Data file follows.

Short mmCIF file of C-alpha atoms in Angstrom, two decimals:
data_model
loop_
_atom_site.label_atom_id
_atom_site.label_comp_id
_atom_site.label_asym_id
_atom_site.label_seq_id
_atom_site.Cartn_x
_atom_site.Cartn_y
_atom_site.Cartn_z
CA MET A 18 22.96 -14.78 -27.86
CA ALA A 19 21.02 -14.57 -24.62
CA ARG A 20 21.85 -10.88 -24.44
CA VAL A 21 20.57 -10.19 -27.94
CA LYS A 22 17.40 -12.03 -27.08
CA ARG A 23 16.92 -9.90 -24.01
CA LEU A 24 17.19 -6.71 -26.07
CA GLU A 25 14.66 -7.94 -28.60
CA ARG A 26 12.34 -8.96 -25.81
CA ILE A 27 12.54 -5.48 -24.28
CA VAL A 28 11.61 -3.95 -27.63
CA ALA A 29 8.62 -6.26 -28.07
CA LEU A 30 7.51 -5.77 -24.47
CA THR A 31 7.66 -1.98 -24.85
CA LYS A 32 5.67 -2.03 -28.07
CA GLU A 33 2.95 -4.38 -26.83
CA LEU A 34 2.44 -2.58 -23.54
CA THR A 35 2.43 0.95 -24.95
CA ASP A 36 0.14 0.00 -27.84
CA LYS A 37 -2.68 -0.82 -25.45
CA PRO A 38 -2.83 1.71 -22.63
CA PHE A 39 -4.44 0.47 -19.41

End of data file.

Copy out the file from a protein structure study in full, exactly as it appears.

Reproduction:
Short mmCIF file of C-alpha atoms in Angstrom, two decimals:
data_model
loop_
_atom_site.label_atom_id
_atom_site.label_comp_id
_atom_site.label_asym_id
_atom_site.label_seq_id
_atom_site.Cartn_x
_atom_site.Cartn_y
_atom_site.Cartn_z
CA MET A 18 22.96 -14.78 -27.86
CA ALA A 19 21.02 -14.57 -24.62
CA ARG A 20 21.85 -10.88 -24.44
CA VAL A 21 20.57 -10.19 -27.94
CA LYS A 22 17.40 -12.03 -27.08
CA ARG A 23 16.92 -9.90 -24.01
CA LEU A 24 17.19 -6.71 -26.07
CA GLU A 25 14.66 -7.94 -28.60
CA ARG A 26 12.34 -8.96 -25.81
CA ILE A 27 12.54 -5.48 -24.28
CA VAL A 28 11.61 -3.95 -27.63
CA ALA A 29 8.62 -6.26 -28.07
CA LEU A 30 7.51 -5.77 -24.47
CA THR A 31 7.66 -1.98 -24.85
CA LYS A 32 5.67 -2.03 -28.07
CA GLU A 33 2.95 -4.38 -26.83
CA LEU A 34 2.44 -2.58 -23.54
CA THR A 35 2.43 0.95 -24.95
CA ASP A 36 0.14 0.00 -27.84
CA LYS A 37 -2.68 -0.82 -25.45
CA PRO A 38 -2.83 1.71 -22.63
CA PHE A 39 -4.44 0.47 -19.41